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Poetry Friday: “Advent”

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I’ve heard many people say we’ve never needed poetry more than we do now, but “Advent,” by Bruce Bond, reminds me that poetry has always been vital. The poem begins with a bombing in the Yellow Sea and smoke so thick “you cannot  see your hands,” which sets the reader up for a domino effect of…

Why I Support Image

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Dear readers, When Image was founded in 1989, we turned to a few literary exemplars for endorsements. After all, we had no reputation, money, or power, so we needed to find advocates whose words carried authority. One of the first we turned to was Pulitzer Prize-winner Annie Dillard, whose incandescent prose dealt with some of…

The Patron Saint of Losers, Part 2

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This post, which appears as the Editorial Statement in Image issue 90, is continued from yesterday. Miguel de Cervantes Saavedra, a contemporary of Shakespeare, knew his share of failure. As a young man he went off to serve in the military—whether to escape arrest for wounding a man in a duel or for some other…

The Patron Saint of Losers, Part 1

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This post appears as the Editorial Statement in Image issue 90. One of the stranger conversations I’ve ever had took place during my senior year of college. I was attending a conference, and during one of the coffee breaks I was talking with a scholar who had taken a shine to me. He asked if…

The Nightingale Floors

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In Kyoto, Japan, seventeenth-century Nijo Castle contains an architectural feature meant to protect the ruling shogun. The floors in the inner most chambers are constructed in such a way that the nails rub together when trod upon, creating the acoustical effect of chirping birds. Known as “nightingale floors,” the sound acts an alarm, providing a warning…

Poetry Friday: “Advent”

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Of course you’ve heard of “El Niño.” And you know that it refers to the Pacific Ocean’s warming spells, which can cause heavy rains and even cyclones in the tropics. But did you know that El Niño (Spanish for “the boy”) is so named because it occurs around Christmas time? And did you know that…

Good Letters Is My Devotional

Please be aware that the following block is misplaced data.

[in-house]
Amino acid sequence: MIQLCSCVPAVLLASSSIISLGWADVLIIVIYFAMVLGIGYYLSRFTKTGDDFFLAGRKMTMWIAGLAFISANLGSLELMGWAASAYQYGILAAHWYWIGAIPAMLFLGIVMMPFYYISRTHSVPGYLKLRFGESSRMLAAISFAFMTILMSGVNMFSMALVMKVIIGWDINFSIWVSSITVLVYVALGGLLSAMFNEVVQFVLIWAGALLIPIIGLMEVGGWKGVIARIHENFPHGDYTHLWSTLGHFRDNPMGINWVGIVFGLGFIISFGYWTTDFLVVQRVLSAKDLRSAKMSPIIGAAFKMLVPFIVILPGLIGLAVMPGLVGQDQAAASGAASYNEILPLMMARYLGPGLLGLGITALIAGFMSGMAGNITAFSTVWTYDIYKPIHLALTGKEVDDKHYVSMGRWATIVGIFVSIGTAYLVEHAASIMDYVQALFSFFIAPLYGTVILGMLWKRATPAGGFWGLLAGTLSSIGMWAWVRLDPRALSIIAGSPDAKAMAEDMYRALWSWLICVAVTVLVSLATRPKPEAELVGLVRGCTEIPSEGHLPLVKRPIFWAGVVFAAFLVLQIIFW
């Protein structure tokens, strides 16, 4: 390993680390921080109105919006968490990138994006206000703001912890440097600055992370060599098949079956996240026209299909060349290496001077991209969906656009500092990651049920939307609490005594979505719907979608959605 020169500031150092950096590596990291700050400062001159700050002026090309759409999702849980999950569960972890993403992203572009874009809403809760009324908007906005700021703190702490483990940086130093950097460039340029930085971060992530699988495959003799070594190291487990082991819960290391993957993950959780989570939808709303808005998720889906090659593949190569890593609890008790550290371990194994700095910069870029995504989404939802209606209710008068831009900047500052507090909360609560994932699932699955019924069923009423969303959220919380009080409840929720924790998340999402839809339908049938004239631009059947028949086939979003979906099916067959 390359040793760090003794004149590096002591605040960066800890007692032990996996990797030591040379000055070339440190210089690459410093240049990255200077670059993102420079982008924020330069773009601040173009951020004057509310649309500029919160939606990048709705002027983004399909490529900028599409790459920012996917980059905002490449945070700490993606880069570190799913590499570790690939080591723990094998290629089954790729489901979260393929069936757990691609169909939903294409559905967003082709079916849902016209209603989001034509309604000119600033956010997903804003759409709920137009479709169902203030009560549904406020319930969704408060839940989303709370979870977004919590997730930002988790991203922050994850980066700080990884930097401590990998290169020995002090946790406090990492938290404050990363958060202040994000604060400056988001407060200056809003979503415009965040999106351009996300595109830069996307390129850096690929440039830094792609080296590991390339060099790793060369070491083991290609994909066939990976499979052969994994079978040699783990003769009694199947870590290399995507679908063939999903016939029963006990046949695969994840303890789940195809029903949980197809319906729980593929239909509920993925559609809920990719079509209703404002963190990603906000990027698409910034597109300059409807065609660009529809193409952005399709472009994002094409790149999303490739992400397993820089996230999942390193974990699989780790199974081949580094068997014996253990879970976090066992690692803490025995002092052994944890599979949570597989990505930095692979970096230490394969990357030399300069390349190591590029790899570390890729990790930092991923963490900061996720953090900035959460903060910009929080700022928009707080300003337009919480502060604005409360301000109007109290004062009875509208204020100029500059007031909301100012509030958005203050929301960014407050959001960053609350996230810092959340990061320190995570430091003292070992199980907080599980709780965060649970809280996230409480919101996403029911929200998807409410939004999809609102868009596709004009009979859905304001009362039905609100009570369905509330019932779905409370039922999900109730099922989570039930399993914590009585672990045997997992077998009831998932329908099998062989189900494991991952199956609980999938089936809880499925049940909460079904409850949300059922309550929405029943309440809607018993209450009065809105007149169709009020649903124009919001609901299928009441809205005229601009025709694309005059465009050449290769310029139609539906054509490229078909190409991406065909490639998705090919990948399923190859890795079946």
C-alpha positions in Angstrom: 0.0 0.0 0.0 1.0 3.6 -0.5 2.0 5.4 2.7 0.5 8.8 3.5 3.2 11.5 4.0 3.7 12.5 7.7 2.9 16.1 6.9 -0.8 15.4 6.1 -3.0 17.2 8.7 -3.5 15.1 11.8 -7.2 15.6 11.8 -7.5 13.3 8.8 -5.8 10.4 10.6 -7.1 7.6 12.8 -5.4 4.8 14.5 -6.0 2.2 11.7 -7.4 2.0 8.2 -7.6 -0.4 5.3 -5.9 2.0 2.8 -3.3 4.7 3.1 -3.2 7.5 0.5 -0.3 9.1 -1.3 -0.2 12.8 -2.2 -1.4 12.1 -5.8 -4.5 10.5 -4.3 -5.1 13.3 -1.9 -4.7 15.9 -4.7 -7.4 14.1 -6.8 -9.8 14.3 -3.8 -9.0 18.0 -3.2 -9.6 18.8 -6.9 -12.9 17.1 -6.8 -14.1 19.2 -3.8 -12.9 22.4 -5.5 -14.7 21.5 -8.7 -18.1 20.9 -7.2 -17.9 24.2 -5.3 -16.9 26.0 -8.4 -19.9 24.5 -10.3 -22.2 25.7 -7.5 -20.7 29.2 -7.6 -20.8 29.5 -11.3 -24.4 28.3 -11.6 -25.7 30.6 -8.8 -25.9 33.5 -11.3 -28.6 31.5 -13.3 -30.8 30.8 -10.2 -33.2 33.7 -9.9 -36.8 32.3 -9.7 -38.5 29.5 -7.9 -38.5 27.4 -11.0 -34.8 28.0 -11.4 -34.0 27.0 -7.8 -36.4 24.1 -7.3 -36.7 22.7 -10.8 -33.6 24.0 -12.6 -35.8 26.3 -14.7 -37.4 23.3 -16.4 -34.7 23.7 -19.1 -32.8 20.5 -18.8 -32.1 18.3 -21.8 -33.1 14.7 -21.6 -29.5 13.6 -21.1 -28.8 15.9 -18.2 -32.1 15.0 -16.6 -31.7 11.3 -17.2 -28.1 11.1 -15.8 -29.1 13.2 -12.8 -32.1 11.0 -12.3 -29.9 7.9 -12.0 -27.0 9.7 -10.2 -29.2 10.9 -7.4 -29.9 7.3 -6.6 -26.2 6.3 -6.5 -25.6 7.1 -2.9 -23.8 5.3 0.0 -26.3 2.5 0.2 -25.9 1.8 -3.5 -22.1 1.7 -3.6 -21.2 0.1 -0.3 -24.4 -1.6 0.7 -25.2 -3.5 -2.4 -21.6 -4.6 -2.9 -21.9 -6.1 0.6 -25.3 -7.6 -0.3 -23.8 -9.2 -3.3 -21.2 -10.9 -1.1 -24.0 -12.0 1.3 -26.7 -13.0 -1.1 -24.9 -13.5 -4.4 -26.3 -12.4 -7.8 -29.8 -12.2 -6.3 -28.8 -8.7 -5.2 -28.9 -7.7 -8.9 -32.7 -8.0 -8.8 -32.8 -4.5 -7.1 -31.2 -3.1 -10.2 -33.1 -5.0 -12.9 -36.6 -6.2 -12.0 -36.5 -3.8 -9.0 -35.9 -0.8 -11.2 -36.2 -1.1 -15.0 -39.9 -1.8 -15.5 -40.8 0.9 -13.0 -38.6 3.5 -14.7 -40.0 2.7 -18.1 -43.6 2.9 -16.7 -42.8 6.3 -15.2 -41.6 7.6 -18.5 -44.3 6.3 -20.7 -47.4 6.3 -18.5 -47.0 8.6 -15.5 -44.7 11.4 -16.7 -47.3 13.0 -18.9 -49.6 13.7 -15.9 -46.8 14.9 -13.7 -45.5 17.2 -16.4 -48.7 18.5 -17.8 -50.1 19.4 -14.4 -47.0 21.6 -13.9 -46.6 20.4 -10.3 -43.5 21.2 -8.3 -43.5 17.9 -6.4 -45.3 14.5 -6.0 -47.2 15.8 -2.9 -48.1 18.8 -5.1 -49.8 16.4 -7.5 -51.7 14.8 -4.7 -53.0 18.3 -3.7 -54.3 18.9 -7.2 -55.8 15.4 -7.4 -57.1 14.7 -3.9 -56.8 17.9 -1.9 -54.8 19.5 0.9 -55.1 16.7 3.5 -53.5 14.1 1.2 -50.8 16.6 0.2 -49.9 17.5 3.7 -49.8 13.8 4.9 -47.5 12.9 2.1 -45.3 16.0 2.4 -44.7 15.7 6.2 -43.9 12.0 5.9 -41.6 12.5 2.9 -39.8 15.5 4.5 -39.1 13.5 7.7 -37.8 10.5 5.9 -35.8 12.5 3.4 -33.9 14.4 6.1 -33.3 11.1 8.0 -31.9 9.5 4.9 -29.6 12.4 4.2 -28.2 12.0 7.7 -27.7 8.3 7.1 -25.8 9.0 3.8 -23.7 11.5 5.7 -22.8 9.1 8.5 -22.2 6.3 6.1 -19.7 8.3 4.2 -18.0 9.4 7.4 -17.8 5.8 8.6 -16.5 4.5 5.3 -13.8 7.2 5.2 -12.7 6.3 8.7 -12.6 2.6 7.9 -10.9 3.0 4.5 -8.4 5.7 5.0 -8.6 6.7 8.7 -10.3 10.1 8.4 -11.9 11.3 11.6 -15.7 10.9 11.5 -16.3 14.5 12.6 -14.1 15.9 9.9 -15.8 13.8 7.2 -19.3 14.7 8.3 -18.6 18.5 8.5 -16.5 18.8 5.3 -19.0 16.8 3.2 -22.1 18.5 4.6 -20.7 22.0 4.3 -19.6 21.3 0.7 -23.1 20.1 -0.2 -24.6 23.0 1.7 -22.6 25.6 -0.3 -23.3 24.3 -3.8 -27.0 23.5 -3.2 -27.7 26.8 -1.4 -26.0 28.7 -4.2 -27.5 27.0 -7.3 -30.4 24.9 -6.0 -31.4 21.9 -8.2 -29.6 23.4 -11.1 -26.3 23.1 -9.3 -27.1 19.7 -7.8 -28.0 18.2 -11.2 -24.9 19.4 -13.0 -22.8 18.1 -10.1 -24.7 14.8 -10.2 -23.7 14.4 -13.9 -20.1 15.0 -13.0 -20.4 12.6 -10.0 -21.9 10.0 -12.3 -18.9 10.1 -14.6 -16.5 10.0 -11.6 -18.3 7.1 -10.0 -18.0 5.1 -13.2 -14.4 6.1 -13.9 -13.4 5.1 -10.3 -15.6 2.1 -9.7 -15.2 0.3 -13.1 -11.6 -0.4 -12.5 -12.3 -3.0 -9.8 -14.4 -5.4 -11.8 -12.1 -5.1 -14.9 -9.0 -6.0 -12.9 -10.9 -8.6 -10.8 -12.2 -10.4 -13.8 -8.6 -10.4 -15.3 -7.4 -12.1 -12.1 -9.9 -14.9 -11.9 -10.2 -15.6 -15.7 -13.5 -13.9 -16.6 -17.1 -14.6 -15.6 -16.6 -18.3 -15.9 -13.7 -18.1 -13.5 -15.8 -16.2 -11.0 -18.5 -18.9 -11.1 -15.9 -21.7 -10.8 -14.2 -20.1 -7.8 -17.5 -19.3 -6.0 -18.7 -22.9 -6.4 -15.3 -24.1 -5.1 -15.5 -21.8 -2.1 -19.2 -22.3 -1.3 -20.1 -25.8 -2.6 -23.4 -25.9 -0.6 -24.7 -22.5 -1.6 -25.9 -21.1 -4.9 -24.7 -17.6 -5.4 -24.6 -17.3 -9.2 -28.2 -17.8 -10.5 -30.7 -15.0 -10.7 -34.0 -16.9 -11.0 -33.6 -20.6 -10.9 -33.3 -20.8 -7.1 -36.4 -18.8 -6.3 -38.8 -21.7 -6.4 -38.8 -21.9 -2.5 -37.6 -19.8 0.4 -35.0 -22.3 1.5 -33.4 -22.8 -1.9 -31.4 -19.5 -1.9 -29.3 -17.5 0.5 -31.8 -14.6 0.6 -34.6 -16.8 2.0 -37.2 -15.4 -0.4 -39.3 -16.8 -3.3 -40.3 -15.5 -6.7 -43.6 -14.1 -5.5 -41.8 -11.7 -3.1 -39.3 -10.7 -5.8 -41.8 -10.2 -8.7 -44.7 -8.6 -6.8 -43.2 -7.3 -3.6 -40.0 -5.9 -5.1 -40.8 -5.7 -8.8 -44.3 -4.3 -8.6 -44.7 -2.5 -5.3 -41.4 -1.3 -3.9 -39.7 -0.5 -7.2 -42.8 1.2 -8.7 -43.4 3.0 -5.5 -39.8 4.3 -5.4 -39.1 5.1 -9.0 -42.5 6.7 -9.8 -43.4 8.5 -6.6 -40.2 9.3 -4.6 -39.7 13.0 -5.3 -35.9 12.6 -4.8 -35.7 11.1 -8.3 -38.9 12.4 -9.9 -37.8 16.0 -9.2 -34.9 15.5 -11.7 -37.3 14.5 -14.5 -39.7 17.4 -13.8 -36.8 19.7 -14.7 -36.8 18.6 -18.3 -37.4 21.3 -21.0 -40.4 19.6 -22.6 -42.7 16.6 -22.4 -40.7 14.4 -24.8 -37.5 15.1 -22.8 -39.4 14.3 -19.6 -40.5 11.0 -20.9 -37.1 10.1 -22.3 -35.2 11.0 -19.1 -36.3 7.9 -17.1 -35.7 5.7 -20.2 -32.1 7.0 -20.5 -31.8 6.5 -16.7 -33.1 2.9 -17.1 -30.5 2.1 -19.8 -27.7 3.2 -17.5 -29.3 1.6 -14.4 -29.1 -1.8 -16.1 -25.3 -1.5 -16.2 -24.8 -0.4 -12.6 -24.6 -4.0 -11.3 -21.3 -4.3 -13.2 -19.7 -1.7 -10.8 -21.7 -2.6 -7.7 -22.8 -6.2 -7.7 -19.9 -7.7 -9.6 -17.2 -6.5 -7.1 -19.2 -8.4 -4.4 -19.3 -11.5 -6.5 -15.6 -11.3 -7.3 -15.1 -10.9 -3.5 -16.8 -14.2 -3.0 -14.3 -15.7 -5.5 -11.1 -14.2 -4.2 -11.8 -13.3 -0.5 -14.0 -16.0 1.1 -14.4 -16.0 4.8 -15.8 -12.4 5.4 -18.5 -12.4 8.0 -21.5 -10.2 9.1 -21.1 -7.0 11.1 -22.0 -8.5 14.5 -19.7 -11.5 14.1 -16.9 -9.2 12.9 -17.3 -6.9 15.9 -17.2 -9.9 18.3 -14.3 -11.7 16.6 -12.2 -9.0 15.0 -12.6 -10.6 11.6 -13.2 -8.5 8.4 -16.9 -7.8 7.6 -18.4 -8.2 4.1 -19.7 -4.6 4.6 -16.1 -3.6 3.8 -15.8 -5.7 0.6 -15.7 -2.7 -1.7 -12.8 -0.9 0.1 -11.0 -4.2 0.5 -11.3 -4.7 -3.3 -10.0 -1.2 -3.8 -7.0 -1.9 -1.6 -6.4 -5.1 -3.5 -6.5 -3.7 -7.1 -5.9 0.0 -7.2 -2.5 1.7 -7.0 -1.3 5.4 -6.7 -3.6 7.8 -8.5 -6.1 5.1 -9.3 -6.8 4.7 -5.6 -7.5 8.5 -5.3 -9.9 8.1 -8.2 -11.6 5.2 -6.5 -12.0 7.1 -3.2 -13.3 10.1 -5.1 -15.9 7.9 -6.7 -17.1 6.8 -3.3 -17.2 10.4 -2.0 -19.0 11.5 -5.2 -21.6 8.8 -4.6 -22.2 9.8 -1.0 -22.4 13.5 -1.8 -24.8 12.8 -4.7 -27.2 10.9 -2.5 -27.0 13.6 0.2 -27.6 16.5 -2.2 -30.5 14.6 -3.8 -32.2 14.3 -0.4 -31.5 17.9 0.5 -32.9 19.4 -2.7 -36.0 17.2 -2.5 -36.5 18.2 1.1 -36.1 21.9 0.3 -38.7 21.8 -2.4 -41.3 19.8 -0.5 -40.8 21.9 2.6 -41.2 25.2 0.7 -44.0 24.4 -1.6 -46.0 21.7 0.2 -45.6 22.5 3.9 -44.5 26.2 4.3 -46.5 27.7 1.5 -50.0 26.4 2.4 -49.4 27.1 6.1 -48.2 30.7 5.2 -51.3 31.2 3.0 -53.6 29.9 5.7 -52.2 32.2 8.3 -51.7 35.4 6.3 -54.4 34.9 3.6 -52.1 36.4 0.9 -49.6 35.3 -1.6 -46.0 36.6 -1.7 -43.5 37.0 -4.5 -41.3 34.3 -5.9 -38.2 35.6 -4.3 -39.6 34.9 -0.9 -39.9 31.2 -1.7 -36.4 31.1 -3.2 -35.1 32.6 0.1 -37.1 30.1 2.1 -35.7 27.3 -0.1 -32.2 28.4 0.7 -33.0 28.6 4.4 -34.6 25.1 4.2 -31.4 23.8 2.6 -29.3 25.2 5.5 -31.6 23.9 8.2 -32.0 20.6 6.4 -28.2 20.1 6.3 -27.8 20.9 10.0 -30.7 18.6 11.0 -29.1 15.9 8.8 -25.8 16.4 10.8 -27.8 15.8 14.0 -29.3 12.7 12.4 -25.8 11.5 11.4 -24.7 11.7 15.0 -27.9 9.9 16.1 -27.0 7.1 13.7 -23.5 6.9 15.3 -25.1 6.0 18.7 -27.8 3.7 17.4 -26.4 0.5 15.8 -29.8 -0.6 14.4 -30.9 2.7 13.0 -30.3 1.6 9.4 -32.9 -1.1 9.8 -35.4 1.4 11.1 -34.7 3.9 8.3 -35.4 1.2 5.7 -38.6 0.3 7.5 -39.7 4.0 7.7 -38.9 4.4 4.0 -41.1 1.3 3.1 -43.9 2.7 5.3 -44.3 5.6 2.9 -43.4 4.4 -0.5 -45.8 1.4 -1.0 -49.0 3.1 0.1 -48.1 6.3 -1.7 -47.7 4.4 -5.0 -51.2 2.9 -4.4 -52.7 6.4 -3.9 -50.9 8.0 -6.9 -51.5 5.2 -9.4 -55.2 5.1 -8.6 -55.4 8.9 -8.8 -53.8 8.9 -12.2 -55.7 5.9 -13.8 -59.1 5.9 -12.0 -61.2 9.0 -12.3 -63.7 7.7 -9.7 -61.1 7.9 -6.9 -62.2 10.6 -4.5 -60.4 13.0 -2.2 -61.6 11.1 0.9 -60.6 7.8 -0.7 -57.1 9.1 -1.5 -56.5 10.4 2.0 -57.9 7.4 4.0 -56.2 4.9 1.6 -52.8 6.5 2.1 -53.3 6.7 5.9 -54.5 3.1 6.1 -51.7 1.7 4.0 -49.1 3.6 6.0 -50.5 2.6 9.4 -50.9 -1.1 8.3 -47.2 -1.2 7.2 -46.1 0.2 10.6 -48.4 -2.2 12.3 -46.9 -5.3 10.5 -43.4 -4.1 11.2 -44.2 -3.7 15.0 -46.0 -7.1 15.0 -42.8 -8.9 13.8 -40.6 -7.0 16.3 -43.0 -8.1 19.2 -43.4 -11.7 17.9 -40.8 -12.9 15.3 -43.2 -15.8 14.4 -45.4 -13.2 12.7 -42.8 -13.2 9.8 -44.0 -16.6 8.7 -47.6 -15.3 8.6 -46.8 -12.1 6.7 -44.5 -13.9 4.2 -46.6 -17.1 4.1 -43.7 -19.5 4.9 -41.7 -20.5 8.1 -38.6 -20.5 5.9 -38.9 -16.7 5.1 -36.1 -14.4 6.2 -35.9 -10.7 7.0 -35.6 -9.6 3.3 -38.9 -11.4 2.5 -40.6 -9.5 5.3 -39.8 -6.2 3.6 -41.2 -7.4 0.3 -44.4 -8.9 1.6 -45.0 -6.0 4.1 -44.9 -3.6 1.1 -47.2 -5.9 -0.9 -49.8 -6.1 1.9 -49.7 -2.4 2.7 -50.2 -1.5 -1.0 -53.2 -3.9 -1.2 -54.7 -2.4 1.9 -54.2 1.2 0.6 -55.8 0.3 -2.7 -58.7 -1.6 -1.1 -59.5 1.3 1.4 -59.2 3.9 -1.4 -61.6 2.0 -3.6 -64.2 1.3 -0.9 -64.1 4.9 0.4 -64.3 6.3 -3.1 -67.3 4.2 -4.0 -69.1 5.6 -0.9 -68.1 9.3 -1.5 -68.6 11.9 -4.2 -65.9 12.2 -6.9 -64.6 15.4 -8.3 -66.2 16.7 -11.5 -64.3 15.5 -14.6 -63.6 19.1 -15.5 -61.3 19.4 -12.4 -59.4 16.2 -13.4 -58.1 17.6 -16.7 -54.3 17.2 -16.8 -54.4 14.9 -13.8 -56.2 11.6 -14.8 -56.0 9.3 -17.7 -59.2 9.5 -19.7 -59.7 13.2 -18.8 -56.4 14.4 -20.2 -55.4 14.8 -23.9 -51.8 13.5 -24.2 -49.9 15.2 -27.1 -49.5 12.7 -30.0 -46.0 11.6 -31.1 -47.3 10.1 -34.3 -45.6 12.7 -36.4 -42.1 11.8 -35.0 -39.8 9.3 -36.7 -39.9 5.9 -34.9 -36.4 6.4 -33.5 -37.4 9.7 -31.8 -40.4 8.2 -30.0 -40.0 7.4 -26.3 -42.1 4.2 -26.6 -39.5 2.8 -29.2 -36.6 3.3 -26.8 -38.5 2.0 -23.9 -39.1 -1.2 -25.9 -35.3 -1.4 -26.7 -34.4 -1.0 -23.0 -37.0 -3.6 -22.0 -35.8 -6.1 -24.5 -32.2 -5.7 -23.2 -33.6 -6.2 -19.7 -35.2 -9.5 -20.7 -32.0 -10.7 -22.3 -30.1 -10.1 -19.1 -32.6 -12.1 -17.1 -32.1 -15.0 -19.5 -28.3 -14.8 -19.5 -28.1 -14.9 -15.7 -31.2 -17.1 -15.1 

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Image Glen Online

I came to Christianity in my mid-twenties and joined a Protestant church whose denominational arm publishes devotional booklets that called to mind the copies of Watchtowers Jehovah’s Witnesses used to foist on me. As a new believer, I was supposed to develop a disciplined spiritual life, the cornerstone being morning devotions: Rise at dawn, open…

The Ghosts of Home

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When I visit my family in northern Minnesota, I find myself on the same roads I’ve known—back and forth—since I was a child. Often I ride with others because I can’t orient, even in my small town and the outskirts made of barely-there townships and roads that veer only toward themselves. I think of small…

A Farmer’s Lament

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Last weekend, I cooked lunch for three farmers. One of them was my husband. The other two were a couple who were being forced to close down the small organic vegetable farm they’d been building together for nearly a decade. I could see the loss in their weary smiles, in the holes in their clothes,…

Saying Yes to the Annunciation

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Of all the Gospel episodes, the Annunciation has long been one of the favorites of poets. The scene is unique and literally earth-shaking: Gabriel’s sudden appearance to the girl Mary, his announcement that she will bear a son who will be “the Son of the Most High,” her puzzlement (“How can this be, since I…

Image’s Daily Blog

For the humanists of the Renaissance, literature mattered because it was concrete and experiential—it grounded ideas in people’s lives. Their name for this kind of writing was bonae litterae, a phrase we’ve borrowed as the title for our blog. Every weekday, one of the gifted writers on our blogging team will offer a personal essay that makes a fresh connection between the world of faith and the world of daily life, spanning the gap between theology and experience and giving language a human shape.

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